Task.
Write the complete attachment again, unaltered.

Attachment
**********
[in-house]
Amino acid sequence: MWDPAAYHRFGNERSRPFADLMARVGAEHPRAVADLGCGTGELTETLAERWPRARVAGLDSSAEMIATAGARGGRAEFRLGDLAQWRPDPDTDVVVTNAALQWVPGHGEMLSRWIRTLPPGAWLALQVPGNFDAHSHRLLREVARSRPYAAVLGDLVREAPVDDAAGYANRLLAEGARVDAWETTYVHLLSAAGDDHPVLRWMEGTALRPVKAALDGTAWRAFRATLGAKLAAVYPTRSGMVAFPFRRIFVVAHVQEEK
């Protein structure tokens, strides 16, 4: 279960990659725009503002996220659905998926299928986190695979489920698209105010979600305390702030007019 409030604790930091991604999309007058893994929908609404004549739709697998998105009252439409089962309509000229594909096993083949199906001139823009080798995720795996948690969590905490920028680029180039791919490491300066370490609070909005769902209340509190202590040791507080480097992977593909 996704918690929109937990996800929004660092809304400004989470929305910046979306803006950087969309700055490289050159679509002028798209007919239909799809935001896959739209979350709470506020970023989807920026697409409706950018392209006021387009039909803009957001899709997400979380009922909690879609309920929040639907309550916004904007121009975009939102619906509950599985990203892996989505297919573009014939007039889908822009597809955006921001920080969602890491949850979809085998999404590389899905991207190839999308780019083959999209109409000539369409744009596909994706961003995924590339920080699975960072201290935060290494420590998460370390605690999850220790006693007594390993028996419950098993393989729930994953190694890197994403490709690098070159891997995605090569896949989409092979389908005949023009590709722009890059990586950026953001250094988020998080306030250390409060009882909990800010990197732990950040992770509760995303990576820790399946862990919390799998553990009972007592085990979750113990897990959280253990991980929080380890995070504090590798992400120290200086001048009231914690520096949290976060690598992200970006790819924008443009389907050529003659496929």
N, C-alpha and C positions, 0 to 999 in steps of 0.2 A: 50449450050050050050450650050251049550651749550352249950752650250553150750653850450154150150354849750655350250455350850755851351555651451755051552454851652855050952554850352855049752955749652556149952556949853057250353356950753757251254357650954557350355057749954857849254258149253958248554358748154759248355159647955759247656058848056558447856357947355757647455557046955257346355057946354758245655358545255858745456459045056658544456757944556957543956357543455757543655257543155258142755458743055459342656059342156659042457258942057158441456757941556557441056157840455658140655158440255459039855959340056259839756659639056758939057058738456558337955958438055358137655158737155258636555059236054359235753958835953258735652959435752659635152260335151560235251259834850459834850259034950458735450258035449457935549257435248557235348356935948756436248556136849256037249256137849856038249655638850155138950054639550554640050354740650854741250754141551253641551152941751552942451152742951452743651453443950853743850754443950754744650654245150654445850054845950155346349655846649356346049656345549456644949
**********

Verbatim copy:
[in-house]
Amino acid sequence: MWDPAAYHRFGNERSRPFADLMARVGAEHPRAVADLGCGTGELTETLAERWPRARVAGLDSSAEMIATAGARGGRAEFRLGDLAQWRPDPDTDVVVTNAALQWVPGHGEMLSRWIRTLPPGAWLALQVPGNFDAHSHRLLREVARSRPYAAVLGDLVREAPVDDAAGYANRLLAEGARVDAWETTYVHLLSAAGDDHPVLRWMEGTALRPVKAALDGTAWRAFRATLGAKLAAVYPTRSGMVAFPFRRIFVVAHVQEEK
């Protein structure tokens, strides 16, 4: 279960990659725009503002996220659905998926299928986190695979489920698209105010979600305390702030007019 409030604790930091991604999309007058893994929908609404004549739709697998998105009252439409089962309509000229594909096993083949199906001139823009080798995720795996948690969590905490920028680029180039791919490491300066370490609070909005769902209340509190202590040791507080480097992977593909 996704918690929109937990996800929004660092809304400004989470929305910046979306803006950087969309700055490289050159679509002028798209007919239909799809935001896959739209979350709470506020970023989807920026697409409706950018392209006021387009039909803009957001899709997400979380009922909690879609309920929040639907309550916004904007121009975009939102619906509950599985990203892996989505297919573009014939007039889908822009597809955006921001920080969602890491949850979809085998999404590389899905991207190839999308780019083959999209109409000539369409744009596909994706961003995924590339920080699975960072201290935060290494420590998460370390605690999850220790006693007594390993028996419950098993393989729930994953190694890197994403490709690098070159891997995605090569896949989409092979389908005949023009590709722009890059990586950026953001250094988020998080306030250390409060009882909990800010990197732990950040992770509760995303990576820790399946862990919390799998553990009972007592085990979750113990897990959280253990991980929080380890995070504090590798992400120290200086001048009231914690520096949290976060690598992200970006790819924008443009389907050529003659496929």
N, C-alpha and C positions, 0 to 999 in steps of 0.2 A: 50449450050050050050450650050251049550651749550352249950752650250553150750653850450154150150354849750655350250455350850755851351555651451755051552454851652855050952554850352855049752955749652556149952556949853057250353356950753757251254357650954557350355057749954857849254258149253958248554358748154759248355159647955759247656058848056558447856357947355757647455557046955257346355057946354758245655358545255858745456459045056658544456757944556957543956357543455757543655257543155258142755458743055459342656059342156659042457258942057158441456757941556557441056157840455658140655158440255459039855959340056259839756659639056758939057058738456558337955958438055358137655158737155258636555059236054359235753958835953258735652959435752659635152260335151560235251259834850459834850259034950458735450258035449457935549257435248557235348356935948756436248556136849256037249256137849856038249655638850155138950054639550554640050354740650854741250754141551253641551152941751552942451152742951452743651453443950853743850754443950754744650654245150654445850054845950155346349655846649356346049656345549456644949